USA v. William Curti
Filed Nonprecedential Disposition PER CURIAM. AFFIRMED. William J. Bauer, Circuit Judge; Joel M. Flaum, Circuit Judge and Frank H. Easterbrook, Circuit Judge. [6849651-1]  [17-1363]
To be cited only in accordance with Fed. R. App. P. 32.1
United States Court of Appeals
For the Seventh Circuit
Chicago, Illinois 60604
Submitted June 20, 2017*
Decided June 22, 2017
WILLIAM J. BAUER, Circuit Judge
JOEL M. FLAUM, Circuit Judge
FRANK H. EASTERBROOK, Circuit Judge
Appeal from the United
States District Court for
the Southern District of
UNITED STATES OF AMERICA,
J. Phil Gilbert, Judge.
WILLIAM L. CURTIS,
After the Sentencing Commission reduced the Guidelines range for crack-‐‑
cocaine offenses, and made those changes retroactive, William Curtis asked the
district judge in 2009 to reduce his sentence under 18 U.S.C. §3582(c)(2). Curtis’s
This successive appeal has been submitted to the original panel under Operating Procedure 6(b).
We have unanimously agreed to decide the case without argument because the briefs and record
adequately present the facts and legal arguments, and argument would not significantly aid the
court. See Fed. R. App. P. 34(a)(2)(C).
sentence (imposed in 2001) was 327 months, and his new range was 240 to 262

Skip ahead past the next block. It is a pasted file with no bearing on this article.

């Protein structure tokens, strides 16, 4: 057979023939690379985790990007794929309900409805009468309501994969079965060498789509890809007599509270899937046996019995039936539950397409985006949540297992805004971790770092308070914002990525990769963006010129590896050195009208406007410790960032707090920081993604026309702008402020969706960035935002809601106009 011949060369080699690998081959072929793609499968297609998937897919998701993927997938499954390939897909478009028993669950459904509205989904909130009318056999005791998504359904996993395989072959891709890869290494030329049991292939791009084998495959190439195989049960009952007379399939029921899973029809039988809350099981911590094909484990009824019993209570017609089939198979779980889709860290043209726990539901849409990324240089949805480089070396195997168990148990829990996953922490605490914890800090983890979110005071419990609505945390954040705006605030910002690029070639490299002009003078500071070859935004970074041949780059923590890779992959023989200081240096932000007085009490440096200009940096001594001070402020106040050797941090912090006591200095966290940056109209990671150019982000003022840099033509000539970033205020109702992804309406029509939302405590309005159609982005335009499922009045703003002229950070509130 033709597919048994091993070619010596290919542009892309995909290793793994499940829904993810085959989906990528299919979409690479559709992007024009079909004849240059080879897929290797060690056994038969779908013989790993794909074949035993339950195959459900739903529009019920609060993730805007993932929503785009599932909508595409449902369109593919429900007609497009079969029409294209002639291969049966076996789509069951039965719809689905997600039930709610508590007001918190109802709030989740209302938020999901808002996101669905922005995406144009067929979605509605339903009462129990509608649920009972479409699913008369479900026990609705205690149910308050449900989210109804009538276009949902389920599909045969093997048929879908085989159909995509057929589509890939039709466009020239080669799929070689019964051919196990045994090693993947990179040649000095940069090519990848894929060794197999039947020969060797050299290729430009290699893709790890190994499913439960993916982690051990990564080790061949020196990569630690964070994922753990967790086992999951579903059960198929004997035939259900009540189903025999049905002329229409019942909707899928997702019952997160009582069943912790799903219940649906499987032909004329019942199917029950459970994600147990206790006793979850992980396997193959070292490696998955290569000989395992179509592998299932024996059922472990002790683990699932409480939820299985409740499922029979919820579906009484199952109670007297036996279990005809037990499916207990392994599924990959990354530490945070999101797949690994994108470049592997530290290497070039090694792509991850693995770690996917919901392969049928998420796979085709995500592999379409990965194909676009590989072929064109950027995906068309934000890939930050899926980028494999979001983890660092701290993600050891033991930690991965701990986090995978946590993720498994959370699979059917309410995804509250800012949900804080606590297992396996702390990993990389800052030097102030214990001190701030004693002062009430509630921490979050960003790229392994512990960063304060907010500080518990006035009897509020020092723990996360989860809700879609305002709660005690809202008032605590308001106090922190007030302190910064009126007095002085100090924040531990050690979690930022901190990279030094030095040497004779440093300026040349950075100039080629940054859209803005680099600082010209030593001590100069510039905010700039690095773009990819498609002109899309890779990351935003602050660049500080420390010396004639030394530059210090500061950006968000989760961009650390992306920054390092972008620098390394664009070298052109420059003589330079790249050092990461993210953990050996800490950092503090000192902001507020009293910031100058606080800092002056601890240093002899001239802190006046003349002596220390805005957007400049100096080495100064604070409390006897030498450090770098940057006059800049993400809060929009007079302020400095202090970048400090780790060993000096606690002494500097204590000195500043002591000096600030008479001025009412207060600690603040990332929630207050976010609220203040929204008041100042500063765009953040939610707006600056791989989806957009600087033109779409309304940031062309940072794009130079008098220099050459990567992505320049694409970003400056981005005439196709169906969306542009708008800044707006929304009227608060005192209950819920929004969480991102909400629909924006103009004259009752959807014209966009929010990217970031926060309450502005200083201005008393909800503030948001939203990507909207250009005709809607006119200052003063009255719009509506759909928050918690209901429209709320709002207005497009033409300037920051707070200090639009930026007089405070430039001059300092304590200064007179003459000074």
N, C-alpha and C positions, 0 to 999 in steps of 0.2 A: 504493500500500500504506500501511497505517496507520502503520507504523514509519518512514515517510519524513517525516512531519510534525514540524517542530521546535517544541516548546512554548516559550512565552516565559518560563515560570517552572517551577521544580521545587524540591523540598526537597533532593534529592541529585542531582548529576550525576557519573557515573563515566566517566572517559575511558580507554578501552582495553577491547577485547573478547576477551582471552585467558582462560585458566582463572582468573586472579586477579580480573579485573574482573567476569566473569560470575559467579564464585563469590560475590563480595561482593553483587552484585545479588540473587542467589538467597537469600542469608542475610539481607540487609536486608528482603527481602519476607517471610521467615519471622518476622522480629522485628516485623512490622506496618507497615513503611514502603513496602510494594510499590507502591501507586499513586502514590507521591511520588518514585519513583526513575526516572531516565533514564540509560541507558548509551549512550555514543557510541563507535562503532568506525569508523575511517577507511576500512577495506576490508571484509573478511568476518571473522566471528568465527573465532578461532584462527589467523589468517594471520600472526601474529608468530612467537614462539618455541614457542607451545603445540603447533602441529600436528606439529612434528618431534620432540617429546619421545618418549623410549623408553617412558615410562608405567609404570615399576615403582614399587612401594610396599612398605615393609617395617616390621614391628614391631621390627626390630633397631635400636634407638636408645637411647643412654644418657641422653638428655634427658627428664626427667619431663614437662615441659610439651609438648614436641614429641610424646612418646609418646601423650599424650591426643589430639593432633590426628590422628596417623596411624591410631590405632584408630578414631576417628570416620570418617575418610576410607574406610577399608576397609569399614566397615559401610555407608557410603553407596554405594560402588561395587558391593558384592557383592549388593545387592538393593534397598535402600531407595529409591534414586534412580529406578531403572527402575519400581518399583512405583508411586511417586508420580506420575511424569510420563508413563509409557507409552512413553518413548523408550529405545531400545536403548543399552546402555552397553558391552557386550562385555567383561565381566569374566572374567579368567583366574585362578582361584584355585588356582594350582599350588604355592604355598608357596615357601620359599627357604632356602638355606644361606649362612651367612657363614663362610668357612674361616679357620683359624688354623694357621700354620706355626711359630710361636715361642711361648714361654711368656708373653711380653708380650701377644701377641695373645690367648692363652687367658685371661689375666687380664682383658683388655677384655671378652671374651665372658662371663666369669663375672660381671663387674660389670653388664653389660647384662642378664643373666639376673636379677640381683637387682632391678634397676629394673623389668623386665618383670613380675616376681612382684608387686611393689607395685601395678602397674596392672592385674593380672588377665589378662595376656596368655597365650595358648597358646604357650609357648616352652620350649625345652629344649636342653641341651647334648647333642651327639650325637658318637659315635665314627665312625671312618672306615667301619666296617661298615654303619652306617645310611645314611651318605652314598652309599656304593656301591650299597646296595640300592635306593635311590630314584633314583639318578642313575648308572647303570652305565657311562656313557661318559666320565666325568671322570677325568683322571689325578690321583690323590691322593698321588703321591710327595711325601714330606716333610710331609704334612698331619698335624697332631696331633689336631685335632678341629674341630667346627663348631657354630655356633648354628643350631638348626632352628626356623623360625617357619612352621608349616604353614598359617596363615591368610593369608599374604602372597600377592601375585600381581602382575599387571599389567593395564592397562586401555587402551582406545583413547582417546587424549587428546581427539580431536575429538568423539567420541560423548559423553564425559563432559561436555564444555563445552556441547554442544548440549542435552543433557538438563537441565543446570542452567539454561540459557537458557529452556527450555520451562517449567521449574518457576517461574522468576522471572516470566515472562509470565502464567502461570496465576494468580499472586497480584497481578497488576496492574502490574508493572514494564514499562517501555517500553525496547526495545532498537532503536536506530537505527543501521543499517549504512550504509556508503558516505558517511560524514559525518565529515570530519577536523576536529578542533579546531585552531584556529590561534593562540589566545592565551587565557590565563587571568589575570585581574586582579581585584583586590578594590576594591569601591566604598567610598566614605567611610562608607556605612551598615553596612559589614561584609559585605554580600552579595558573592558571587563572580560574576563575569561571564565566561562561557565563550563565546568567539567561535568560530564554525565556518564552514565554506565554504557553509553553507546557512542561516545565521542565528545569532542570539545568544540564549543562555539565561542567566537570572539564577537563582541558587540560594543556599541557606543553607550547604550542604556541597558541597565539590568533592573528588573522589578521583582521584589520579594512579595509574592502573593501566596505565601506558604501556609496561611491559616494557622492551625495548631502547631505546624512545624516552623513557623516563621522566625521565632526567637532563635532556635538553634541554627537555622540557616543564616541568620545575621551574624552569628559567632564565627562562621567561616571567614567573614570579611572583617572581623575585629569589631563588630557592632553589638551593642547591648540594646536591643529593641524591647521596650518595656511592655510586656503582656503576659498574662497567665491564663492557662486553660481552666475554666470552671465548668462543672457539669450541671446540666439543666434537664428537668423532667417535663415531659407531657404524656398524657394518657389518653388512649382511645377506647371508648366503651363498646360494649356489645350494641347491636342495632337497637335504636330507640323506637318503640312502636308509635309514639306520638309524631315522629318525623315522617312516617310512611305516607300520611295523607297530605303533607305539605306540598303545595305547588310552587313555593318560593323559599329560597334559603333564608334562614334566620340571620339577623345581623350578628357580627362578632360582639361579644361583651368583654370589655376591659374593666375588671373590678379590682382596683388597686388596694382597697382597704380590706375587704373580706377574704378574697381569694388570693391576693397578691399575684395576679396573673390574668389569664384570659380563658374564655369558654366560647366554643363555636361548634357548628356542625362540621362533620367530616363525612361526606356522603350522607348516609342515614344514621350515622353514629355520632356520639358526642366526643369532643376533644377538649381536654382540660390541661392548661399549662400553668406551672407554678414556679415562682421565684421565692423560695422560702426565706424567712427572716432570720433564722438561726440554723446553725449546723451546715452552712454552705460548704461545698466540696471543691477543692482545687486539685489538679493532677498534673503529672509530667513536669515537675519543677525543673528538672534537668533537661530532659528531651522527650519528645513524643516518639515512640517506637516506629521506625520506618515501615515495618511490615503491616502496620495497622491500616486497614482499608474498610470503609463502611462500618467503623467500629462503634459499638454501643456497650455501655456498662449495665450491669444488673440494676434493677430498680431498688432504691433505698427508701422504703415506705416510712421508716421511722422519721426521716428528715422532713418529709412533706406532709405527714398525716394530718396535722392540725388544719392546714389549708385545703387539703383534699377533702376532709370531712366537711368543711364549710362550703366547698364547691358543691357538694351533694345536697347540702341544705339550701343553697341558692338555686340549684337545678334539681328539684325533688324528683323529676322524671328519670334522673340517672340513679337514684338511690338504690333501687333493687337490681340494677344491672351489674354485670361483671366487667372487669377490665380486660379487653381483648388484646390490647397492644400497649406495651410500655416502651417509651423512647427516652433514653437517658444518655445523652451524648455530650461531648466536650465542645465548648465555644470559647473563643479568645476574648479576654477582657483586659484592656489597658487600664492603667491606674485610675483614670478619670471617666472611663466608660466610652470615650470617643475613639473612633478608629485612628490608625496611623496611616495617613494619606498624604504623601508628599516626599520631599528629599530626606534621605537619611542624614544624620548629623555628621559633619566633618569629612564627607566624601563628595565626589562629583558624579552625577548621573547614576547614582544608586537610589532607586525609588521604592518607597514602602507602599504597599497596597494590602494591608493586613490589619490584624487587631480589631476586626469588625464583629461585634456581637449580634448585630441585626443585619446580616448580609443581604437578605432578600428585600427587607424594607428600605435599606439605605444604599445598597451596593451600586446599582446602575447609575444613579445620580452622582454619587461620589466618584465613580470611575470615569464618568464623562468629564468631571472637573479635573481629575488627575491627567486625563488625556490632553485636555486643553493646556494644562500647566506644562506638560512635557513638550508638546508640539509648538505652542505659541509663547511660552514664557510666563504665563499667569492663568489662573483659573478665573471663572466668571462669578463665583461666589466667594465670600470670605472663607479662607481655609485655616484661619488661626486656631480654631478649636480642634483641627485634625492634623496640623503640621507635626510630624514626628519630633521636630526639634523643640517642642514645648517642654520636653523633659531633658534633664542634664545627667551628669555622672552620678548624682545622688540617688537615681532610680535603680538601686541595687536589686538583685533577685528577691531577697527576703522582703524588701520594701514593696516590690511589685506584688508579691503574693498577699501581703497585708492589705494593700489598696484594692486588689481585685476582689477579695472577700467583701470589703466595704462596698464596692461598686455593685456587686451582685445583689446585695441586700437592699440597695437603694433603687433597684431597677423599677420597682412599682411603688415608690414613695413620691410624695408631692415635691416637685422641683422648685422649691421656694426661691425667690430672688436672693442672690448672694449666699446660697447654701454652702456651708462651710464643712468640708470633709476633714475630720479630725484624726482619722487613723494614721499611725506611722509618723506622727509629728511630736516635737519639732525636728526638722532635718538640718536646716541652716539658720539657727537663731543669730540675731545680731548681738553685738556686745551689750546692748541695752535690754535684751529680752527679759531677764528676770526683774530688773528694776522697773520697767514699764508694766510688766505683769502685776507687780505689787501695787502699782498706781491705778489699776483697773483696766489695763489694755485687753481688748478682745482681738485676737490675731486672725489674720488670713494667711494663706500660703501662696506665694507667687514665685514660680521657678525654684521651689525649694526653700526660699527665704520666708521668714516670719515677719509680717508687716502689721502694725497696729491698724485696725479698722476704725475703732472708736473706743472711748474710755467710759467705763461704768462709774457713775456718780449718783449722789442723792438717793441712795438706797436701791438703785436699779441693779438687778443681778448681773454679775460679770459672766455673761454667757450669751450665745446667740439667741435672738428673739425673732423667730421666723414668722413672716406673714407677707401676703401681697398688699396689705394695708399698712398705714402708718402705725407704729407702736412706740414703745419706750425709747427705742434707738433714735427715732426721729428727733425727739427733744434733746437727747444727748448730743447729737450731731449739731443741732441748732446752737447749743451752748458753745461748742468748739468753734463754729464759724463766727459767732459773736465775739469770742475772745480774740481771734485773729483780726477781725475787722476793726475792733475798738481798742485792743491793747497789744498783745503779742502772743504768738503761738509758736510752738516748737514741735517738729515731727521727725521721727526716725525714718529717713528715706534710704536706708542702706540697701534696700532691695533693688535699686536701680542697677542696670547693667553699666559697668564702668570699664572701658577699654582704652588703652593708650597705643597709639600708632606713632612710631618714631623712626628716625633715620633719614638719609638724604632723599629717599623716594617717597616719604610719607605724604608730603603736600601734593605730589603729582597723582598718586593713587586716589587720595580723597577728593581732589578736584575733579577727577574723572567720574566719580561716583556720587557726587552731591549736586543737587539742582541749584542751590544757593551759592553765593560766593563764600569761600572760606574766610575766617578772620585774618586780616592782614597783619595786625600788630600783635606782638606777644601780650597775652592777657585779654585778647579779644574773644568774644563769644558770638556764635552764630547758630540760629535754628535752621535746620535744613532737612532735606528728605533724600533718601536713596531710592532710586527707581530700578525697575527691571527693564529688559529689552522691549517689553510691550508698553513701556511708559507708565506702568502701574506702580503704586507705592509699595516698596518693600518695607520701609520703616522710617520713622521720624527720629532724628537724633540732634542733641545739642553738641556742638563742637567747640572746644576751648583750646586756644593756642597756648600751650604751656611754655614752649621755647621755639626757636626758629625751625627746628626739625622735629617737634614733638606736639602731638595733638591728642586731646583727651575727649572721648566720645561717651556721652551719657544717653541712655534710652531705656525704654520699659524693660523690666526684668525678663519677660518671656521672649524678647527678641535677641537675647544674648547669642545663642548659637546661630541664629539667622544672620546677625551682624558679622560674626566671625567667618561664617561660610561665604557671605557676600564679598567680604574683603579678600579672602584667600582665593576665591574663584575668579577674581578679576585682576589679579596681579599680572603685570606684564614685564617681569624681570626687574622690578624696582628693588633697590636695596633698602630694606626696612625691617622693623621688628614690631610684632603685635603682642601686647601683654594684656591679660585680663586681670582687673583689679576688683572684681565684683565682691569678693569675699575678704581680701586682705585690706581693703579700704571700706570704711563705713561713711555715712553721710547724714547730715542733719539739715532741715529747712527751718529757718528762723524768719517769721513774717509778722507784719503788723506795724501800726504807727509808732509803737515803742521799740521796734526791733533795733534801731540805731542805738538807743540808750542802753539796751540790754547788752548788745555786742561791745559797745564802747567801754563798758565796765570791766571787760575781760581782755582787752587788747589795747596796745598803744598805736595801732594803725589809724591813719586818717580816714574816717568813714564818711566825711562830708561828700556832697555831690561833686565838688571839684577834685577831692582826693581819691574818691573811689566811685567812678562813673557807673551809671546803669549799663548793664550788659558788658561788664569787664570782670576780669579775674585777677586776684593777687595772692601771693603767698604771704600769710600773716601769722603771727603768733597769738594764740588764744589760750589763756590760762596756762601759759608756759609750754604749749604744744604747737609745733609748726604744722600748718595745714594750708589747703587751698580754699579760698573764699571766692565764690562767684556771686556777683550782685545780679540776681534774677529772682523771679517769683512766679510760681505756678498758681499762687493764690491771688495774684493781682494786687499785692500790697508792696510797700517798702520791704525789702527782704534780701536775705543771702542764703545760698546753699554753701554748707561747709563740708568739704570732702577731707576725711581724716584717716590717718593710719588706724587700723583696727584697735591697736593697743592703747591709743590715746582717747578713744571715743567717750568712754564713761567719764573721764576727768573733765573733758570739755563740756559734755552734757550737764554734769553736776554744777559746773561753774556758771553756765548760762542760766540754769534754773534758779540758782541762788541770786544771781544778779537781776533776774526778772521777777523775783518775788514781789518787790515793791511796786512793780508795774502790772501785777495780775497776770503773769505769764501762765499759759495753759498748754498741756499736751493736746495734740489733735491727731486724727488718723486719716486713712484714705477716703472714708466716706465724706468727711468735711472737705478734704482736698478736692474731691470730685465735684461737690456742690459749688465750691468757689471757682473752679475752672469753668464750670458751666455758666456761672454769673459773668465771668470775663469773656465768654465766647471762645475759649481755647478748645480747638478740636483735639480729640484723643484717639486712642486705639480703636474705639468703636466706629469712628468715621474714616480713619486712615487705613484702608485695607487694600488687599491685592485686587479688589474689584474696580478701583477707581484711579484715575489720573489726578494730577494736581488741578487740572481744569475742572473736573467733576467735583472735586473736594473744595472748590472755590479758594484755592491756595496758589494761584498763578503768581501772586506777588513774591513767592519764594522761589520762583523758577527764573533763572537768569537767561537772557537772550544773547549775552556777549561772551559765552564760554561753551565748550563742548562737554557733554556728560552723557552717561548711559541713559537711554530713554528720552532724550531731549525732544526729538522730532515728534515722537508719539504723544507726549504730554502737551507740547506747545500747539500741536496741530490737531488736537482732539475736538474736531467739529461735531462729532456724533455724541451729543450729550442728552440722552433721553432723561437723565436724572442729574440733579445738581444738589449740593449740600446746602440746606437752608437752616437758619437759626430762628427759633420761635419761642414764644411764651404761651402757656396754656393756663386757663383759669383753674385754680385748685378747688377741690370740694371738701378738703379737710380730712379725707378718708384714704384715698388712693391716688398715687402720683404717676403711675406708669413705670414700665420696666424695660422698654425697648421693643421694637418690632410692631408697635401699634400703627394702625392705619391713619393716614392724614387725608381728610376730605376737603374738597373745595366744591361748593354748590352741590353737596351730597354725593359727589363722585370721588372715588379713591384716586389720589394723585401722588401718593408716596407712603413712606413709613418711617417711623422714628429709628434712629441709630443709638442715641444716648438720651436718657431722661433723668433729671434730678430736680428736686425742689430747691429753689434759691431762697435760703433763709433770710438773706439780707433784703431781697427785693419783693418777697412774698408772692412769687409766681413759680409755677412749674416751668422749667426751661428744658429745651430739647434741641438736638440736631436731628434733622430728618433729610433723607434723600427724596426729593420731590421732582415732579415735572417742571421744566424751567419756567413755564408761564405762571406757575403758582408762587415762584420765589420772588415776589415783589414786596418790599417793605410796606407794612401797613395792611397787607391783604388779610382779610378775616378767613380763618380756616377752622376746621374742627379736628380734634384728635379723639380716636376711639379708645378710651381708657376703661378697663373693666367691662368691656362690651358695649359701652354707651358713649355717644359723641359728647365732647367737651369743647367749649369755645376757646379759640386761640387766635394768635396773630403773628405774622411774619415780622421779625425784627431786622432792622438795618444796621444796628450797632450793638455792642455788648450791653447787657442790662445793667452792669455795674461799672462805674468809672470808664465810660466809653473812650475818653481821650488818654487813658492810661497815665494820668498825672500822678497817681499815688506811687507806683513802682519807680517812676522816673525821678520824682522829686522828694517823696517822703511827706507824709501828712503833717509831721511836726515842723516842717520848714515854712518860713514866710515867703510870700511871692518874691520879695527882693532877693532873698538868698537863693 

months. The district judge declined to reduce Curtis’s sentence, stating that his
crime, criminal history, and associated conduct, such as the use of a minor in a
drug business, were very serious and would have justified a life sentence, if the
statutes and original Guidelines had permitted it. We affirmed that decision on
appeal, stating that the district judge’s authority to reduce a sentence under
§3582(c)(2) does not entitle a defendant to a favorable exercise of discretion. It is
enough if the judge takes the application seriously and provides a reasoned, and
reasonable, explanation for sticking with the sentence originally imposed. United
States v. Curtis, No. 09-‐‑3213 (7th Cir. Dec. 14, 2009) (nonprecedential decision).
After our decision, the Sentencing Commission reduced the Guidelines
ranges for most drugs and made the new drug table retroactive. Curtis’s revised
“range” is exactly 240 months, set by the statutory minimum for his offenses. He
filed a new application under §3582(c)(2). The district judge again denied it, for
the same reasons he had denied Curtis’s first application. The judge stated that
he continues to believe that 327 months is the lowest appropriate sentence.
Only two things have changed since our 2009 decision: the Sentencing
Commission again reduced the Guidelines range for cocaine offenses, and Curtis
has been found guilty of two infractions against prison rules (interfering with
security devices and possession of a forbidden cell phone). If the judge had the
discretion to stick with a 327-‐‑month sentence in 2009, he had discretion to do so
in 2017 as well. For the reasons given in our order of 2009, the district judge’s
latest decision is
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